“She seemed mostly forthcoming,” Anderson said, but said she was “hesitant” in talking about Dolan.
At one point Anderson testified that she was in a car with Galkina and again asked her about Dolan.
“She asked me to remove my sunglasses so that she could look me in the eye,” Anderson recalled, before Galkina confirmed her meetings with Dolan.
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Anderson testified that she wrote a memo pressing for further investigative steps on Dolan during her time on the Mueller team, but said that memo sat for three or four weeks.
“I was told it was not going to be opened,” Anderson testified.
Dolan contributed to the dossier by providing information to Danchenko regarding the resignation of Trump campaign chairman Paul Manafort in August 2016.
Dolan testified Wednesday that he lied to Danchenko when he said he had inside information from a GOP source about Manafort’s resignation. The information actually came through open source reporting.
But Danchenko later used Dolan’s information in the dossier and attributed it to “an American political figure associated with Donald Trump.”
Buzzfeed News published the dossier in January 2017. Dolan testified Thursday that when he saw it, he became concerned because he suspected Danchenko could have been involved in it due to his connections to Steele.
Dolan testified that he did not know information he provided to Danchenko was in the dossier until Durham called him in for questioning as part of his investigation into the origins of the Trump-Russia probe.
Dolan said Durham showed him his email side by side with the dossier, and Dolan agreed the two looked “similar.”
The dossier was authored by Steele, commissioned by opposition research firm Fusion GPS and paid for by the Hillary Clinton campaign and the Democratic National Committee through law firm Perkins Coie.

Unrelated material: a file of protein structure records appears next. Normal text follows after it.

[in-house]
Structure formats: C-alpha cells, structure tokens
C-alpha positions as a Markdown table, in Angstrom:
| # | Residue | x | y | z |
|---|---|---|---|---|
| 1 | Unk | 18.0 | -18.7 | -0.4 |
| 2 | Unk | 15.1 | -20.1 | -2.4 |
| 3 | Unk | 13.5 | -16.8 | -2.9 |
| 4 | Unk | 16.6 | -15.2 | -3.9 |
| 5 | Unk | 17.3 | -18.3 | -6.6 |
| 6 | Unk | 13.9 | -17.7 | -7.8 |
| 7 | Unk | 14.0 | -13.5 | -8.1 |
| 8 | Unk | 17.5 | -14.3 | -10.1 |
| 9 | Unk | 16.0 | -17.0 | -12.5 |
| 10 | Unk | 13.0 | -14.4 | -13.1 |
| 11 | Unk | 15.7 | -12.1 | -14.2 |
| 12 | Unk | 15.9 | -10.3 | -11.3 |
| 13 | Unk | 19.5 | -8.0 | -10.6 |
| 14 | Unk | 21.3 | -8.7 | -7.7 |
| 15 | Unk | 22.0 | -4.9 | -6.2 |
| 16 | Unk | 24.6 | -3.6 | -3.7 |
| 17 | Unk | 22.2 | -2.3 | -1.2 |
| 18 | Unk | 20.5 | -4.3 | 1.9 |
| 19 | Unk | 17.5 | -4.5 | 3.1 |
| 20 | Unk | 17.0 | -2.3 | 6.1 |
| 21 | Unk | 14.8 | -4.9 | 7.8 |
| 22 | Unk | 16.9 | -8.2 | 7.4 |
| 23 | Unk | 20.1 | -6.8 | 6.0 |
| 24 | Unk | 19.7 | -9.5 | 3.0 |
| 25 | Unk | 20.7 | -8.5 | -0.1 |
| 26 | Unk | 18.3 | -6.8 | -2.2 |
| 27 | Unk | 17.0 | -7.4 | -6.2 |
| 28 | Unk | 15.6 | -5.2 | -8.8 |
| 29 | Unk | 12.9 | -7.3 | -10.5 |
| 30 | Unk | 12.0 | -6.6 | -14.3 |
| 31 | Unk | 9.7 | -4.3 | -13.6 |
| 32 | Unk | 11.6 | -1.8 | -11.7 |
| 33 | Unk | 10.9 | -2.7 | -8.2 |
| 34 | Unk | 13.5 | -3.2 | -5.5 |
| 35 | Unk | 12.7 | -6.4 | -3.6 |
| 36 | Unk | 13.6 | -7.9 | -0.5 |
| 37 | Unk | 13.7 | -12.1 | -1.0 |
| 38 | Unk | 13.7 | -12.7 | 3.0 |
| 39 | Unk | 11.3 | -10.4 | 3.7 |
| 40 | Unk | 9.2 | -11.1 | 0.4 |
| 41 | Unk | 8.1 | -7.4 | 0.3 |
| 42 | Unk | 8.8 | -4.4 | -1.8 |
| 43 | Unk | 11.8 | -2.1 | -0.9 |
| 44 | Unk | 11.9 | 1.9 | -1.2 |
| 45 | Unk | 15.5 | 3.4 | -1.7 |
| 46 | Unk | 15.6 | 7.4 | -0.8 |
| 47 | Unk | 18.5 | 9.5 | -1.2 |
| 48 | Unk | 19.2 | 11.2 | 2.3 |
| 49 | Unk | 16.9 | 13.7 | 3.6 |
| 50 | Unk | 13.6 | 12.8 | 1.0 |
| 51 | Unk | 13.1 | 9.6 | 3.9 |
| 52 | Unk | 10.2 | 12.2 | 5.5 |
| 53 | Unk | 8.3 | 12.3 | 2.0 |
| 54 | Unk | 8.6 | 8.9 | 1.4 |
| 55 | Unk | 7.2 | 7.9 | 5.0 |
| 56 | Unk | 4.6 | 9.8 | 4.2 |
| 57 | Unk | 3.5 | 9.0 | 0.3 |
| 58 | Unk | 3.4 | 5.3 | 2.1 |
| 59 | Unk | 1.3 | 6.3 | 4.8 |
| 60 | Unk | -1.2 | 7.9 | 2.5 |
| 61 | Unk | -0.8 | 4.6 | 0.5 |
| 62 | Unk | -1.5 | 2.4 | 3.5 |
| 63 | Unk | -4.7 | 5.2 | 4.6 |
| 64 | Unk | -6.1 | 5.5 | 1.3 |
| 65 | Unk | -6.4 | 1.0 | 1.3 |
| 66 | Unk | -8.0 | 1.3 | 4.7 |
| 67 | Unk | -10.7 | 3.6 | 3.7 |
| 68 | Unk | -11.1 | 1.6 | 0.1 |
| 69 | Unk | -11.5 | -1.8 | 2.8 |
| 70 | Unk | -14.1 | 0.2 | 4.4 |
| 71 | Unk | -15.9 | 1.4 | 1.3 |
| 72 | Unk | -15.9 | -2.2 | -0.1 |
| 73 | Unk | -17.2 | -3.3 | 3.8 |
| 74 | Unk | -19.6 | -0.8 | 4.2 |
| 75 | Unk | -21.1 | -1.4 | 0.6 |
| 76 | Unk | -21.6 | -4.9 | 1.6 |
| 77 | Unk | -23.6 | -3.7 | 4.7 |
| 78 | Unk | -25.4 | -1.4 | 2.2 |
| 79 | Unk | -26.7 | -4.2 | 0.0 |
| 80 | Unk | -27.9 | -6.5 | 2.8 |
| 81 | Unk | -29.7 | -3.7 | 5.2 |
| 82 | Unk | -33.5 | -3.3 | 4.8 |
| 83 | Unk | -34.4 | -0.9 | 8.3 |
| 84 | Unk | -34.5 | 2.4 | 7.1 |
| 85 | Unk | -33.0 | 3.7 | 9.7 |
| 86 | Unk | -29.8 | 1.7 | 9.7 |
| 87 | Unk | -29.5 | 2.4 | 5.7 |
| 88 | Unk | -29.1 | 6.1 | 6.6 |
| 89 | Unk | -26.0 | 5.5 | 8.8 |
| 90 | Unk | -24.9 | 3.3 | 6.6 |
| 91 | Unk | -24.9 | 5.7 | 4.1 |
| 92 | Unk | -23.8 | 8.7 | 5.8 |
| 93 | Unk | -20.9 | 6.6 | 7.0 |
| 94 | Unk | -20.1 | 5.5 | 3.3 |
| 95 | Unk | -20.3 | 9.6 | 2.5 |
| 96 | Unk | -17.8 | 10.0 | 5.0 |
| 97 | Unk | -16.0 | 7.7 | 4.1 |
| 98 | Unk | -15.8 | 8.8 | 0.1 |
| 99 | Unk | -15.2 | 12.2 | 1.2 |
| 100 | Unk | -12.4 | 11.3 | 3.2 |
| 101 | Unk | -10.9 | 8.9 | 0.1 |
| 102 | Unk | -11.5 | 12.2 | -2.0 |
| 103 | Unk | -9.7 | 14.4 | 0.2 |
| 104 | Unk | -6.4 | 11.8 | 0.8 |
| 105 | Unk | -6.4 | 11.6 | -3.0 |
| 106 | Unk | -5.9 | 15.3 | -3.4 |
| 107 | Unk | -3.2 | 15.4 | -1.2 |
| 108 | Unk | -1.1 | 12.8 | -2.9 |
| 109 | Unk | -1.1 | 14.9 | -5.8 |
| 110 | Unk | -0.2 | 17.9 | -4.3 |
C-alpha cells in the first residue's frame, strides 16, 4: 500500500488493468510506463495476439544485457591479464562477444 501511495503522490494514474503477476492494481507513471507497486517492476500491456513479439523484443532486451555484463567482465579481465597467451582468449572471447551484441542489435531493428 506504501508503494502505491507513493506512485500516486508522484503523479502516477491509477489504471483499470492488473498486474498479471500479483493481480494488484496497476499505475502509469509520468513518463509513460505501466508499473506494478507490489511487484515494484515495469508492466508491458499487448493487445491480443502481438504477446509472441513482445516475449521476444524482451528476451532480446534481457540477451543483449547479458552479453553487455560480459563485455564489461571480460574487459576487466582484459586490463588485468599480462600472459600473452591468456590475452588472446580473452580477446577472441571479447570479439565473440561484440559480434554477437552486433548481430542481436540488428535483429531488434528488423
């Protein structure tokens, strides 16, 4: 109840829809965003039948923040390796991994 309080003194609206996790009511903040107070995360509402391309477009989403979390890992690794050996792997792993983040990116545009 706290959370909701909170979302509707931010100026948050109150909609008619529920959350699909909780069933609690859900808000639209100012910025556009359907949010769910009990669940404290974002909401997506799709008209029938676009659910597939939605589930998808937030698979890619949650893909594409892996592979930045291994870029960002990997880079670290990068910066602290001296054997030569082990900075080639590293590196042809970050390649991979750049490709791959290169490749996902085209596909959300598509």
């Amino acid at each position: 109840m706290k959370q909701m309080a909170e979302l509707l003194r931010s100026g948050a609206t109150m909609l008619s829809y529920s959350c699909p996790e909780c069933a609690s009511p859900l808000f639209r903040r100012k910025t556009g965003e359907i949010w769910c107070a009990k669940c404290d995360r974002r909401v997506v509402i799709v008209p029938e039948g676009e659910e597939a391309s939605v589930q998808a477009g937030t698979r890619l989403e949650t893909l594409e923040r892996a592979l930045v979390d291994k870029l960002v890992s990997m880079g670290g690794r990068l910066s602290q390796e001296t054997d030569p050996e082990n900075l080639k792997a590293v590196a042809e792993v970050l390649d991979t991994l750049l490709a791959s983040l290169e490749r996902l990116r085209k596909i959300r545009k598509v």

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The dossier served as the basis for a Foreign Intelligence Surveillance Act (FISA) warrant and its three renewals against Trump campaign aide Carter Page.
DOJ Inspector General Michael Horowitz in 2019 said the dossier was used to justify the initial FISA warrant and its three subsequent renewals. Republicans on the House Intelligence Committee first said the dossier served as the basis for those warrants and surveillance of Page.
The Justice Department admitted in 2020 that the FISA warrants to survey Page, when stripped of the FBI’s misinformation, did not meet the necessary legal threshold and should never have been issued.
During the Danchenko trial this week, FBI supervisory counterintelligence analyst Brian Auten, Special Counsel John Durham’s first witness, admitted that neither the FBI nor any other intelligence agency — or even Steele himself — had any corroboration for allegations included in the dossier.
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“You and your colleagues took the information…and put it in the Carter Page FISA application,” Durham said. “You didn’t have corroboration from FBI databases, from other intelligence community agencies, or from Christopher Steele and it still went into a FISA application?”
“Correct,” Auten testified.
Auten testified that the FBI even offered Steele $1 million in 2016 to corroborate the allegations, but testified that Steele could not do so.
Durham has been investigating the origins of the Trump-Russia probe. He charged Danchenko with five counts of making false statements to the FBI. Danchenko has pleaded not guilty to all charges.